A week after Commodore Voreqe Bainimarama pulled Fiji’s latest coup, the situation in Suva remains a strange combination of tense and normal. Last week, the Fiji Senate was closed down by soldiers and the coupmeister played touch football in a park opposite the High Court, where a previous coupmeister, former Prime Minister Sitiveni Rabuka, was on trial for allegedly inciting a mutiny in 2000.
The President, Ratu Josefa Ililo, remains all but under house arrest in Government House, and the respected Vice-President, Ratu Joni Madraiwiwi, was dismissed, bundled out of his official residence, and sent to his home village in Bua. Prime Minister Laisenia Qarase similarly left Suva, choppered out to Nausori and then on an early morning flight back to his home island in the eastern Lau Group, effectively sent into internal exile.
Meanwhile amid the armed soldiers who patrol the streets locals get on with everyday life. Children have to go to school; those with jobs have to get to work; drivers get mildly seasick driving around the military checkpoints, tank traps, and nail barriers; the shopping has to be done; Suva’s water supply remains dodgy; and all this occurs in Fiji’s stifling summer heat, humidity, and often drenching rain. Truly, the Barmy, Balmy Isles.
As was the case in 1987 and 2000, Fijian civil society has initiated a campaign of non-violent resistance to the coup, and the local media have been the stand-out heroes of the crisis so far.
Just after Bainimarama announced he was taking power last Tuesday night, soldiers installed themselves in local radio, newspaper and the television station’s newsrooms, telling editors and journalists that they wanted no comments from the Qarase Government published or broadcast. But the Fiji Times‘s management told the military they would not publish rather than do so under military censorship, and Fiji TV’s late night evening news bulletin was similarly suspended. The part-government owned Fiji Daily Post, whose editor is a cousin of Qarase and has a long history of supporting more nationalist Fijian positions, had earlier suspended its print publishing after threats from military sources, but kept updating its website.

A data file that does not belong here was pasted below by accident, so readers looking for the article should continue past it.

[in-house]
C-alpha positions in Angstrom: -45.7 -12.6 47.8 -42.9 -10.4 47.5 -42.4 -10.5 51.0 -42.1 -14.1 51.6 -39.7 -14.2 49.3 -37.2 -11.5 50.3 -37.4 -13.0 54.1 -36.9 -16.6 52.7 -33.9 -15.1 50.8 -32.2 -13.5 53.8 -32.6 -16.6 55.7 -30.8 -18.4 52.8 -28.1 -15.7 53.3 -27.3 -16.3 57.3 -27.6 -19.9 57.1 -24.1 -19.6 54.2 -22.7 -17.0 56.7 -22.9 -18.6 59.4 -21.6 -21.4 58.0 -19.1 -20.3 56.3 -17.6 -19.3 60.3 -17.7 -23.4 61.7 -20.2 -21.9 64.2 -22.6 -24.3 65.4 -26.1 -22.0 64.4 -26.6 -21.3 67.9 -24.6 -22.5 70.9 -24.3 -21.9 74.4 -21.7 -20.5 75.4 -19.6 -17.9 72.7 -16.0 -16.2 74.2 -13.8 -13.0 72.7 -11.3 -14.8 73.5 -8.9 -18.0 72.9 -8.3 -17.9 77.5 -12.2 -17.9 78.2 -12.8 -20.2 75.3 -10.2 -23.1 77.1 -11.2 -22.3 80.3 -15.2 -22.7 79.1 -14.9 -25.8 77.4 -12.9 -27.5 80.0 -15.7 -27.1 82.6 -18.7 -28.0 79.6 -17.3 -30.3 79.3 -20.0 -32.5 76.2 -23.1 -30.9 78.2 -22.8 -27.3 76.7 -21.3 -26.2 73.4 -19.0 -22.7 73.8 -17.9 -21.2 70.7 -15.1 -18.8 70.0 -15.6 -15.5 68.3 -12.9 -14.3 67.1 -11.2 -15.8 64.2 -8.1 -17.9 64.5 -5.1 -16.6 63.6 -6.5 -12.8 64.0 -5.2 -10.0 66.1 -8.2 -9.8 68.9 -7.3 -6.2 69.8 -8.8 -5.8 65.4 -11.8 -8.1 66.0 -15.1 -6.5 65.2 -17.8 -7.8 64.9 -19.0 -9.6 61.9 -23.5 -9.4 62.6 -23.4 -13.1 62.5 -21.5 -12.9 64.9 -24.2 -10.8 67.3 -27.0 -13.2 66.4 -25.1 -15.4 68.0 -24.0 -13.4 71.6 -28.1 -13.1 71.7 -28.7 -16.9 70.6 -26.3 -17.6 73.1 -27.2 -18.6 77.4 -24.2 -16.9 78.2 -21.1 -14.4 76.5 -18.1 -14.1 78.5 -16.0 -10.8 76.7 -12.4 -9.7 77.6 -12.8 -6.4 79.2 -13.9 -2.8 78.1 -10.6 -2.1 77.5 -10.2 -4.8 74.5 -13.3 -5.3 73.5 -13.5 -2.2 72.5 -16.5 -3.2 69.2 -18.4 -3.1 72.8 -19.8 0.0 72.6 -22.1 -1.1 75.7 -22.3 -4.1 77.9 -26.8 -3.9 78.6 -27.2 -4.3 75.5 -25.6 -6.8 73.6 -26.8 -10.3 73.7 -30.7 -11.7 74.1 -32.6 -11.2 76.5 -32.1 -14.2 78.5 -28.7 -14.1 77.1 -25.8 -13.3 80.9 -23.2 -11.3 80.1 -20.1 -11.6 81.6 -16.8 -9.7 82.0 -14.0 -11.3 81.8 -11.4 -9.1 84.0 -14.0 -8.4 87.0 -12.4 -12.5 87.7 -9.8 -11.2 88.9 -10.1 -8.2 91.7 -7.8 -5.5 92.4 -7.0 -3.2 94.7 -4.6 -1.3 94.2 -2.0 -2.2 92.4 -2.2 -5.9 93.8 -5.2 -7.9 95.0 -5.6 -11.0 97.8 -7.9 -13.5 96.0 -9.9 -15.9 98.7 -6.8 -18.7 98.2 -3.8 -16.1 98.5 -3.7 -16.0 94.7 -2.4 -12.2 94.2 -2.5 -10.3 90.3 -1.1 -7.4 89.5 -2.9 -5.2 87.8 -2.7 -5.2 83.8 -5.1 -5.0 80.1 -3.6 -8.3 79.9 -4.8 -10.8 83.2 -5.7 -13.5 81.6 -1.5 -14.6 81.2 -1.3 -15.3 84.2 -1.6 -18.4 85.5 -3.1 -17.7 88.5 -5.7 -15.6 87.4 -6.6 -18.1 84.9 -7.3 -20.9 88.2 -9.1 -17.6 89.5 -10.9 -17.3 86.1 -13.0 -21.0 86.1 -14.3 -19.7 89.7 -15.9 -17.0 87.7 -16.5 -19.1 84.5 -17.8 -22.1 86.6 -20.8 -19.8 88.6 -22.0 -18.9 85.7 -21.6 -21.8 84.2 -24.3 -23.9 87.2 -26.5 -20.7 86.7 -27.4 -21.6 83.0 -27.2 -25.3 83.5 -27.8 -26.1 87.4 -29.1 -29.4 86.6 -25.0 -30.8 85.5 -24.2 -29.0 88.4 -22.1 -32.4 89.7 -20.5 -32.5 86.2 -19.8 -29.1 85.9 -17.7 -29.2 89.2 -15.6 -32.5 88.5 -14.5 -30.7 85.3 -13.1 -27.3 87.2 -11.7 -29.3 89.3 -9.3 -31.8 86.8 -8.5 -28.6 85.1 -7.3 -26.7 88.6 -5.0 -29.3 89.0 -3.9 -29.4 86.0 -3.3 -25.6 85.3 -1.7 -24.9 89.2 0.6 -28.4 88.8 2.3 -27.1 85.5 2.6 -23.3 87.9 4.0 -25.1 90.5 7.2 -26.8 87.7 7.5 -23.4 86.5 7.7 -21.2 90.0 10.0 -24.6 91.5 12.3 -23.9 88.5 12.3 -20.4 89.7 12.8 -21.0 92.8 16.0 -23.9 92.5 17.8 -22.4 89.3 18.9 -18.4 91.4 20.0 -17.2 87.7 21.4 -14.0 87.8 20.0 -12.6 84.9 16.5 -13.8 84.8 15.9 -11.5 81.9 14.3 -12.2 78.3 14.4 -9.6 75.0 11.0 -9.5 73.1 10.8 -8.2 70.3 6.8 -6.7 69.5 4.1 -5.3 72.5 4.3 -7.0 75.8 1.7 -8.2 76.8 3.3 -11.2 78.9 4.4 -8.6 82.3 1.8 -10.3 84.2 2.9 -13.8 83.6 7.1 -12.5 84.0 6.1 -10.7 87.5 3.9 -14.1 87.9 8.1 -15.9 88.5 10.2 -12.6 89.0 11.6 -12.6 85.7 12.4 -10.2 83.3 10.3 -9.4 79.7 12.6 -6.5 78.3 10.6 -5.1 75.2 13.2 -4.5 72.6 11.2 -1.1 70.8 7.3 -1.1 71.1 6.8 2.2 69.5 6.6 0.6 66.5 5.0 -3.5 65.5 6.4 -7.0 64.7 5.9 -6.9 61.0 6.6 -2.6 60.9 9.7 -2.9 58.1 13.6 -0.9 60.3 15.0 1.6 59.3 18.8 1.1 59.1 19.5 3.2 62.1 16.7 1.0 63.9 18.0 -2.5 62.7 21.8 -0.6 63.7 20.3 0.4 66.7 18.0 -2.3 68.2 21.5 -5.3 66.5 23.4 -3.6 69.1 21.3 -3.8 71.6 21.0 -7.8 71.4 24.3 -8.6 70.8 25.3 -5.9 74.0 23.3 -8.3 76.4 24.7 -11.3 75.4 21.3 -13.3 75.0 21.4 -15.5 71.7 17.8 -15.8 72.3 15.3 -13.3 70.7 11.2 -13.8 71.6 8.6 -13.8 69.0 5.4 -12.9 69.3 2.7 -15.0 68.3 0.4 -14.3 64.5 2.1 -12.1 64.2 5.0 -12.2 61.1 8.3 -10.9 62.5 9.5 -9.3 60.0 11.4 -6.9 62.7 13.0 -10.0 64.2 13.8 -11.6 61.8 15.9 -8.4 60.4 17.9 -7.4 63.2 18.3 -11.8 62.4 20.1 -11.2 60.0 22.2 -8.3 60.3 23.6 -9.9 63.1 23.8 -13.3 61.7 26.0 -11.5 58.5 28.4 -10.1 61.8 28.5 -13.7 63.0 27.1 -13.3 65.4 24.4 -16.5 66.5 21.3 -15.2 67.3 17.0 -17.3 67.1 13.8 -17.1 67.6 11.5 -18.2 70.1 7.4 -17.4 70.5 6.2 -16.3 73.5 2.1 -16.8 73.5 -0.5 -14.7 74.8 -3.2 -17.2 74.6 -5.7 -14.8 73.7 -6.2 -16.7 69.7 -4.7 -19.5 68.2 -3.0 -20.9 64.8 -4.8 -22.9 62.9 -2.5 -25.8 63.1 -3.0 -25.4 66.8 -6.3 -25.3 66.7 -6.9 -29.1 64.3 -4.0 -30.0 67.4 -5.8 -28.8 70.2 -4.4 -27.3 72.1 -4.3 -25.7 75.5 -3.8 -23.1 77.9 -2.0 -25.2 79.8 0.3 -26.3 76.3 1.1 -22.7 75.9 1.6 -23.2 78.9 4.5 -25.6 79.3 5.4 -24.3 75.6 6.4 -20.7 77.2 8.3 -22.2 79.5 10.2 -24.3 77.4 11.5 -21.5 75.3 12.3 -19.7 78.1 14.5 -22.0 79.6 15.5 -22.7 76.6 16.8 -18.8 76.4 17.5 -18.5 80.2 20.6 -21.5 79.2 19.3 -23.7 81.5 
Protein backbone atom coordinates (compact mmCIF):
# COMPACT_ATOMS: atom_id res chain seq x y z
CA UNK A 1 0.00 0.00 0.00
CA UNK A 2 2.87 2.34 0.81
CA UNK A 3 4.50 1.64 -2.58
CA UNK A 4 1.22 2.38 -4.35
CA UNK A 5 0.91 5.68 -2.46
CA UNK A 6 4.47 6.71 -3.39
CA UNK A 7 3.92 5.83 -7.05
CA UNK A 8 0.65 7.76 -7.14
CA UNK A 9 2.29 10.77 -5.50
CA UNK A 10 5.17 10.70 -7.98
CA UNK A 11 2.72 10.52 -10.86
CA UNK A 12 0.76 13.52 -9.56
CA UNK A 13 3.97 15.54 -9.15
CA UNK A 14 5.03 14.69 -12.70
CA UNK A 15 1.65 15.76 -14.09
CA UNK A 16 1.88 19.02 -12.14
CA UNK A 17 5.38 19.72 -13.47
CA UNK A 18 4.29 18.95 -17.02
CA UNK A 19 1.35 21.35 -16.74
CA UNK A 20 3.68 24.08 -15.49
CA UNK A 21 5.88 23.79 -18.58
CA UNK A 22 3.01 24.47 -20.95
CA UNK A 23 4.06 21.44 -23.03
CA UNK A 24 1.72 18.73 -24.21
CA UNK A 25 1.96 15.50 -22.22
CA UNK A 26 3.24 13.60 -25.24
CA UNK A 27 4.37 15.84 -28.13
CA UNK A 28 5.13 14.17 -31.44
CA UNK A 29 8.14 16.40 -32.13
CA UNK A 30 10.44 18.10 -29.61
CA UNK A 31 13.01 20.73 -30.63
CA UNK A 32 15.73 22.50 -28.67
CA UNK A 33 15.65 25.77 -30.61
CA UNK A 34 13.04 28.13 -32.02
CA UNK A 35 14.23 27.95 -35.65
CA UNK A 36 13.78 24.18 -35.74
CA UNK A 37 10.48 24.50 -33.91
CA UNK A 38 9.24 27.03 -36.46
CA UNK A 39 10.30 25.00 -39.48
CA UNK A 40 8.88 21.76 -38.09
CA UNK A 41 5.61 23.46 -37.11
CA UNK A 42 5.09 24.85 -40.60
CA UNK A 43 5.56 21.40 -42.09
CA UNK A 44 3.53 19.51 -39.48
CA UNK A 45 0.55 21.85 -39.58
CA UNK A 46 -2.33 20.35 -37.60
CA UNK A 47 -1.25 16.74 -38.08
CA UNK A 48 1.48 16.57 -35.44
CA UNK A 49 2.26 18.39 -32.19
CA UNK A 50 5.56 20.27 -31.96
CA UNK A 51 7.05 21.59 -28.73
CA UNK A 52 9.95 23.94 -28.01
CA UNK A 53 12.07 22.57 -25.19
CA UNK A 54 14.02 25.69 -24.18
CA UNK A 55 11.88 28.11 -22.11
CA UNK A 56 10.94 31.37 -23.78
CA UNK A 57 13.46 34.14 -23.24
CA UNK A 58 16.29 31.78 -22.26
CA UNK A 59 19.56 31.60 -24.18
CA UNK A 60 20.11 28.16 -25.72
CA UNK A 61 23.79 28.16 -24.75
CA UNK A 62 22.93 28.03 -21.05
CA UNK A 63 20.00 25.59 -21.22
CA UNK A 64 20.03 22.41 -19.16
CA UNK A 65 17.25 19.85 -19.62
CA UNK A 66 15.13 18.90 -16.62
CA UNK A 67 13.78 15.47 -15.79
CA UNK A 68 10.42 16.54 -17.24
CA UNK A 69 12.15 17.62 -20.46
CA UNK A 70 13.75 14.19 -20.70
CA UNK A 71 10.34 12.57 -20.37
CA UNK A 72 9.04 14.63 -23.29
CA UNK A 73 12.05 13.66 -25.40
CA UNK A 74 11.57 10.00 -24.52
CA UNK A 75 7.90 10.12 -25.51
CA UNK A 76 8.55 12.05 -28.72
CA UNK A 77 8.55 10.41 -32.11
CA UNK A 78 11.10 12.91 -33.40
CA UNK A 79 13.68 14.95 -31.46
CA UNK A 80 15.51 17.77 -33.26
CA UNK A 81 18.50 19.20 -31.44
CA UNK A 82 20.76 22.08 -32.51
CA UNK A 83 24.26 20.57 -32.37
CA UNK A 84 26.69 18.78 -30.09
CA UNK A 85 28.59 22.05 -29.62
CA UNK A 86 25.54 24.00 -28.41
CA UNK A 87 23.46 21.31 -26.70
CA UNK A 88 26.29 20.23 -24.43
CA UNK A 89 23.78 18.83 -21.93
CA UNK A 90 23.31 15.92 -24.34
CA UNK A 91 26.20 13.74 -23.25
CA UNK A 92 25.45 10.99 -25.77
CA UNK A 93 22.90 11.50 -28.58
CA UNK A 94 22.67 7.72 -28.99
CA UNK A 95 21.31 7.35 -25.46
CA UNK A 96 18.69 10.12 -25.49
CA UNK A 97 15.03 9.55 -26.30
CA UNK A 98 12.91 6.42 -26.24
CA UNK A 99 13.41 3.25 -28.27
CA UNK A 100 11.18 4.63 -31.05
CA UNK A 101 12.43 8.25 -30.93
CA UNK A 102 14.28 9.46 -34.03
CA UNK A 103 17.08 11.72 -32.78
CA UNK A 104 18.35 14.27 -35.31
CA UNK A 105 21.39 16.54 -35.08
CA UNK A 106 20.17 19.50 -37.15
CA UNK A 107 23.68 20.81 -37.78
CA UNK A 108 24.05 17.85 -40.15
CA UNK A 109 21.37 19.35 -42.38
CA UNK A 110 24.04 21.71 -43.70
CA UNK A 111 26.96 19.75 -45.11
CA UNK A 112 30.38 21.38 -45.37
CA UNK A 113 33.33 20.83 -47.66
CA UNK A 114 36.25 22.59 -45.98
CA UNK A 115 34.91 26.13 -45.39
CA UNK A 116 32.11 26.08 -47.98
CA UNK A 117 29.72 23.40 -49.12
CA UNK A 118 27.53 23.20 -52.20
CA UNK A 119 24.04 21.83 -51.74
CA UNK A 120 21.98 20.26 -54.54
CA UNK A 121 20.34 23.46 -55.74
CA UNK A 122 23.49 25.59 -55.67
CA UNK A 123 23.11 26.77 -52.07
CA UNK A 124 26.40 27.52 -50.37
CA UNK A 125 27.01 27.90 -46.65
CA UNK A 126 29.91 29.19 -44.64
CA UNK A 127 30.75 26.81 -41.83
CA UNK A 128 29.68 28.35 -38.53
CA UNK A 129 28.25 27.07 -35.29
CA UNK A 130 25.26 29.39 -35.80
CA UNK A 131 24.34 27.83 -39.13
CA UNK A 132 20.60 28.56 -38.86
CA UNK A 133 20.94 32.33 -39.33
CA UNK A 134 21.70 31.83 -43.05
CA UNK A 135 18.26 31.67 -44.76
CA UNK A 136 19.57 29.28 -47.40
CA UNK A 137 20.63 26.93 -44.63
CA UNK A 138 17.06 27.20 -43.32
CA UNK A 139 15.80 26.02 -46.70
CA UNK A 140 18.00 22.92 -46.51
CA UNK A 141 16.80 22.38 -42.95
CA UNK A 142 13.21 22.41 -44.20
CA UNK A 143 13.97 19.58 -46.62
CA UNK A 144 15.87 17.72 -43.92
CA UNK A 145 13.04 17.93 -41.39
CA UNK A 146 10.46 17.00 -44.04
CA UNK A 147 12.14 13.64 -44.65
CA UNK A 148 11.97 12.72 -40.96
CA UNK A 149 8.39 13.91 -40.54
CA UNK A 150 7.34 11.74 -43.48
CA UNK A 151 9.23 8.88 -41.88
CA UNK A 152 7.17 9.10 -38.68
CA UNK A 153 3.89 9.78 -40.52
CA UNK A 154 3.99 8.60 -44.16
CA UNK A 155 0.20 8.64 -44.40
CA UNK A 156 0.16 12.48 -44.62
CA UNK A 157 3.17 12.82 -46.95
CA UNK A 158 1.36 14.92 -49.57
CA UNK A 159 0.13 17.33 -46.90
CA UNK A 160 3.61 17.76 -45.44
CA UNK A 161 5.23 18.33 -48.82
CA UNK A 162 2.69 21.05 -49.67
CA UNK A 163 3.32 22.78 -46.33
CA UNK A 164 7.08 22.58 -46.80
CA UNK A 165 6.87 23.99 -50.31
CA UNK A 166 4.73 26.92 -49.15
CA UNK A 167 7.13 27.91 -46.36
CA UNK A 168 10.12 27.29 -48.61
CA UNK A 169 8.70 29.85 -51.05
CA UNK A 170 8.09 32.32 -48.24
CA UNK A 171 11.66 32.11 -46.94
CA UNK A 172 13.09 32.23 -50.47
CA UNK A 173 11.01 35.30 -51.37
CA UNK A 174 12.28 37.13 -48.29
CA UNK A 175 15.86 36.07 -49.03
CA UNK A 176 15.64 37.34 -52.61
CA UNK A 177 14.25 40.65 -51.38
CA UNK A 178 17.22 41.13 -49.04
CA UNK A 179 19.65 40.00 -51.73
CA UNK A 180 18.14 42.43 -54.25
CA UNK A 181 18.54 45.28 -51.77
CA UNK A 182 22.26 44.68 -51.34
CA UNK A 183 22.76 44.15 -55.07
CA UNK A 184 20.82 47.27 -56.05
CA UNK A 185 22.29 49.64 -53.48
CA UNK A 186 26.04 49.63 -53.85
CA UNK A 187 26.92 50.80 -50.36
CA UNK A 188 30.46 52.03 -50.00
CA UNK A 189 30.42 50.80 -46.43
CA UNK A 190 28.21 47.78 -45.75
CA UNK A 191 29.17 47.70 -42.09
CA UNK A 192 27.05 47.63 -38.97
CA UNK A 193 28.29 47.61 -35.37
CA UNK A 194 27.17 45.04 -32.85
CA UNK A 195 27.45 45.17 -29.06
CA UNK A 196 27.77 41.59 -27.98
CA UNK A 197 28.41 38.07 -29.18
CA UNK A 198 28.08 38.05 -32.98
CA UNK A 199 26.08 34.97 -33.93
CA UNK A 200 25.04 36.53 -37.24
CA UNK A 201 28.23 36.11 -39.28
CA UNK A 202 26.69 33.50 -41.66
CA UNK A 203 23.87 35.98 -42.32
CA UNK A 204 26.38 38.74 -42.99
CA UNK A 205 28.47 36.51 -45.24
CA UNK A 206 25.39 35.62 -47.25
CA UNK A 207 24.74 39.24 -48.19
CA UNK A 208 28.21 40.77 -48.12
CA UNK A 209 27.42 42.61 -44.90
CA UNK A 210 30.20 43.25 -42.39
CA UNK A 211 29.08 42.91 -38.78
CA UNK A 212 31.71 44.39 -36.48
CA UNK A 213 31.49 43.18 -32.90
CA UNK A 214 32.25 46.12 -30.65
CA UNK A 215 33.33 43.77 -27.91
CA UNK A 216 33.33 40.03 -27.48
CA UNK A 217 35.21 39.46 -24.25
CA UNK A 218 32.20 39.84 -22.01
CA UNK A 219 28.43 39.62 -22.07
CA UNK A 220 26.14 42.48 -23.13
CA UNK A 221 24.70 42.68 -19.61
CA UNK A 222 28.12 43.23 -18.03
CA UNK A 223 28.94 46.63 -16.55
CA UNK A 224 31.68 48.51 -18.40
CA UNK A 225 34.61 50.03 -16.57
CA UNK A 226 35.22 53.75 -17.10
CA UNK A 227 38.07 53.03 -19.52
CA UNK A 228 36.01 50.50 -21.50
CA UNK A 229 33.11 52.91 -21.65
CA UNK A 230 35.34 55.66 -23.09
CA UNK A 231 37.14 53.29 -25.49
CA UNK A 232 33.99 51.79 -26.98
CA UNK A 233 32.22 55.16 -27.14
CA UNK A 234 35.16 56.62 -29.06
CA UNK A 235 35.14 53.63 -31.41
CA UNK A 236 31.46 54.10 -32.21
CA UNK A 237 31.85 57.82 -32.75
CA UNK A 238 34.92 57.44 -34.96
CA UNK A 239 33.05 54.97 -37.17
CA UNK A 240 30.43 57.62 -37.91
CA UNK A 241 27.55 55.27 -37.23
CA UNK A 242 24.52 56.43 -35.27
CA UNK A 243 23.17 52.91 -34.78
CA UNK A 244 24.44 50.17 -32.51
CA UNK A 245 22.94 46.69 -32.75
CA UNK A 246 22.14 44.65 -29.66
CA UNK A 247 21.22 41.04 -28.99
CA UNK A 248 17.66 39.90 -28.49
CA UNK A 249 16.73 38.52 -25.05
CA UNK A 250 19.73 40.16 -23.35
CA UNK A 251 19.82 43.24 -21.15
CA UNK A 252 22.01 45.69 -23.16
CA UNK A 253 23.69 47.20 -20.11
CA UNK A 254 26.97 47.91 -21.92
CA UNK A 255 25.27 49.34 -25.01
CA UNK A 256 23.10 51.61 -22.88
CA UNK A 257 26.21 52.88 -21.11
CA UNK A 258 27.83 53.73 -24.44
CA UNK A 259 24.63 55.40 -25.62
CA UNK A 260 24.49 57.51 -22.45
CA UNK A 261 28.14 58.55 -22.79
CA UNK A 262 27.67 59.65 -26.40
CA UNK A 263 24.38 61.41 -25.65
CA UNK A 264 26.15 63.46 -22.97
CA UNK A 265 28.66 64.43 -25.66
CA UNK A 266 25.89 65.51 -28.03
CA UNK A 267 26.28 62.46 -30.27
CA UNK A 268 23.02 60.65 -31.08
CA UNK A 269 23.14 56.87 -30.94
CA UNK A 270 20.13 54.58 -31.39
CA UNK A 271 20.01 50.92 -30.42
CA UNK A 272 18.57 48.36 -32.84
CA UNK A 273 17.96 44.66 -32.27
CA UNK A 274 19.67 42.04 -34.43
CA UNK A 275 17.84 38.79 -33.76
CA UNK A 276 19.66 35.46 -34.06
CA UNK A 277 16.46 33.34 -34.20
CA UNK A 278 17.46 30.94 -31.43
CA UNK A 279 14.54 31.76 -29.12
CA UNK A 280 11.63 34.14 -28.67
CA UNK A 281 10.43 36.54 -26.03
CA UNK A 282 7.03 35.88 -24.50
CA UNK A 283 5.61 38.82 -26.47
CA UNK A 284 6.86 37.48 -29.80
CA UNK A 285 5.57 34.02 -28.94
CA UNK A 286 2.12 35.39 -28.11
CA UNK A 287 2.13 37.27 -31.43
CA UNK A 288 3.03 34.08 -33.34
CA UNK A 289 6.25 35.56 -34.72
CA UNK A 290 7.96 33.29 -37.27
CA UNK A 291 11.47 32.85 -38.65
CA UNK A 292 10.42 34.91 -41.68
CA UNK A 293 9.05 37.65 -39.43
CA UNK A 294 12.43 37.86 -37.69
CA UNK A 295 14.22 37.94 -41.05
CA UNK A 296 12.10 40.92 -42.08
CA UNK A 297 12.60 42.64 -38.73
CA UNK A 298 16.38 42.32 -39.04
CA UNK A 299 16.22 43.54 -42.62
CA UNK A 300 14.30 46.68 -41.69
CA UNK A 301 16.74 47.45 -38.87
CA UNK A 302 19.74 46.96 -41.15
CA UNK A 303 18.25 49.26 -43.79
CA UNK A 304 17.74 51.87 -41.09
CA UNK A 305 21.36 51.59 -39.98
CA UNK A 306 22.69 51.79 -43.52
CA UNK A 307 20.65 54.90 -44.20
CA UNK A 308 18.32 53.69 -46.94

Cyberspace quickly became a means of support, as international media freedom organisations publicised and criticised threats to the Fijian media. News Corporation, publishers of the Fiji Times, strongly supported its staff in their principled stand. The next day, media representatives met with the military and were assured they were free to report developments provided they did not incite any anti-coup demonstrations. The Fiji Times published on Wednesday afternoon, and radio and television bulletins were broadcast on schedule. The Fiji media remains in ‘business as usual’ but wary, mode.
Last week, a staffer from the Albert Einstein Institution, a leading nonviolence research and promotion think tank in Boston, USA, emailed a copy of the Institution’s 72-page Anti-Coup Handbook to every Fijian email address they could find. Radio Australia’s Pacific Beat program, which is broadcast during drive time on FM stations in Suva and Nadi, interviewed the handbook’s author, Dr Gene Sharp, about this effort last Friday. Sharp’s message is that coups can be defeated by an organised civil society.
A group of young people spontaneously set up a democracy shrine at a house at Lami, just west of Suva on the main road to Nadi, with pro-democracy banners and signs on the fence and building. Meanwhile, a coalition of NGOs including women’s, human rights, environmental, and community media groups has formed and restarted the Fiji Blue campaign. Back in 2000, after the George Speight-fronted coup, civil society activists demonstrated their support for democracy and the rule of law with vigils, prayer meetings, and by wearing a blue ribbon (blue being the major colour in the Fijian flag). Using the slogan, ‘It’s a matter of principle Just Peace and Democracy,’ the same NGO coalition has reformed, this time also calling on supporters to wear black on Thursdays.